An examination of artifacts provides insights into the goals, practices, and orientations of the persons and cultures who created them. Here, we analyze storybook texts, artifacts that are a part of many children's lives. We examine the stories in books targeted for 4-8-year-old children, contrasting the texts generated by Native American…
Descriptors: Childrens Literature, Books, Epistemology, American Indian Literature
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Peters, Jesse – American Indian Quarterly, 2013
In her novel "Power," Linda Hogan provides readers with a close look at how separatism and syncretism, or exclusion and inclusion, are complex ideologies that lead to complex decisions. A close look at the novel reveals that the tensions and sharp dichotomies between the traditional world of the Taiga elders and the European American world,…
Descriptors: Novels, American Indian Literature, American Indians, Ideology
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Vernon, Irene S. – American Indian Quarterly, 2012
Scholars Kali Tal and Cathy Caruth express the importance of trauma literature as "the need to tell and retell the story of the traumatic experience, to make it "real" both to the victim and to the community," and to tell "a reality or truth that is not otherwise available." In "Solar Storms" Linda Hogan vividly recounts the consequences of…
Descriptors: Trauma, Violence, Posttraumatic Stress Disorder, Females
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Gritter, Kristine; Scheurerman, Richard; Strong, Cindy; Schuster, Carrie Jim; Williams, Tracy – Middle School Journal, 2016
This article outlines a framework the authors have used to infuse sustainability study into humanities teaching at the middle school level. Native American tribal elders can act as co-teachers in such classrooms, and the place-based stories that shaped their views of the environment can serve as important classroom texts to investigate sustainable…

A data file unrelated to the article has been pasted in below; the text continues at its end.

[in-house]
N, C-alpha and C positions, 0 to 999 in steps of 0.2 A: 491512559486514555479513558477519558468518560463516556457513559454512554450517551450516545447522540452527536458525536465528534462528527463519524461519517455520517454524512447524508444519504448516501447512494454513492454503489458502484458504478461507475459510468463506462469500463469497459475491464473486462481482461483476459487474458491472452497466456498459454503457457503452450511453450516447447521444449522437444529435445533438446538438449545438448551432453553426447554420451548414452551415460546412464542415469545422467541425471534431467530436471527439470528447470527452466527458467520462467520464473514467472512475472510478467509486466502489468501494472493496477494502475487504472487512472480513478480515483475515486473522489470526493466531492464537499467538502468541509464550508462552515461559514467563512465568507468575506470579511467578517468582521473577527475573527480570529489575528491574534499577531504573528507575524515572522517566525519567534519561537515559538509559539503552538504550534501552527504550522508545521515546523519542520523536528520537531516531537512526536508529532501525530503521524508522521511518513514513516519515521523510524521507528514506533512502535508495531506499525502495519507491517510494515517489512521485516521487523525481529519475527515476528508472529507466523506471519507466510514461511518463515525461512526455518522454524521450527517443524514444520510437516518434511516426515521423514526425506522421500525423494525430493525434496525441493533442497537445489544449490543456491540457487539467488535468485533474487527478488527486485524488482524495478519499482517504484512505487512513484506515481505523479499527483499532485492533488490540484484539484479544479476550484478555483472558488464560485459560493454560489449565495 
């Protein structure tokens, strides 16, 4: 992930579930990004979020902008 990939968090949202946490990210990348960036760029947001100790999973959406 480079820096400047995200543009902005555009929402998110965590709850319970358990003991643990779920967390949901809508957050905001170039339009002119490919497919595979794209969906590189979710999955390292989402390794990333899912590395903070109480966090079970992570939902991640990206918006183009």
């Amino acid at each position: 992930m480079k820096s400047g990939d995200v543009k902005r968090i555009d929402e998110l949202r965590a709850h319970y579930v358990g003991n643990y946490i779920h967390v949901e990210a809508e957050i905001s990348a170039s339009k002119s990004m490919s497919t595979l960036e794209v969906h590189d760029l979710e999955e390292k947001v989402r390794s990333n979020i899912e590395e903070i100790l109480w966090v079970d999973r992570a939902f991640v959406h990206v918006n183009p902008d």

Descriptors: American Indians, Indigenous Knowledge, Older Adults, Humanities Instruction
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Mallick, Michael – Studies in American Indian Literatures, 2012
This article presents an interview with Karl Kroeber that was originally published in "English Department Updates" (Fall 2009), a semiannual alumni newsletter of the Columbia University Department of English & Comparative Literature. In this interview, Kroeber, who taught at Columbia for 57 years, discusses the range of courses he…
Descriptors: American Indian Literature, Imagination, American Indians, United States Literature
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Stanciu, Cristina – American Indian Quarterly, 2013
In this article the author starts from the premise that, although there were no renowned Indian poets at Carlisle and other Indian boarding schools in the United States, students in federal boarding schools read and wrote poetry. She argues that the rhetorically bold Carlisle poems--along with the letters and articles published in the Carlisle…
Descriptors: American Indians, American Indian Literature, American Indian Education, Poetry
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Young, Teresa; Henderson, Darwin L. – Journal of Children's Literature, 2013
Virginia Driving Hawk Sneve, a former English teacher and school counselor, is an award-winning author, best known for her children's books about the Rosebud Sioux life and culture, which combines history and legend to create culturally rich and authentic Native American stories. In this article, the authors share their conversations with Virginia…
Descriptors: Authors, American Indian Literature, Childrens Literature, Books
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Portillo, Annette – CEA Forum, 2013
As a reflection on pedagogy, this essay seeks to provide strategic tools for teaching Native American literature and culture to non-native students. My teaching philosophy is informed by the indigenous-centered, decolonial methodologies as defined by Devon Mihesuah who calls for "indigenizing" the academy by challenging the status quo…
Descriptors: American Indian Culture, American Indian Literature, American Indian History, Interdisciplinary Approach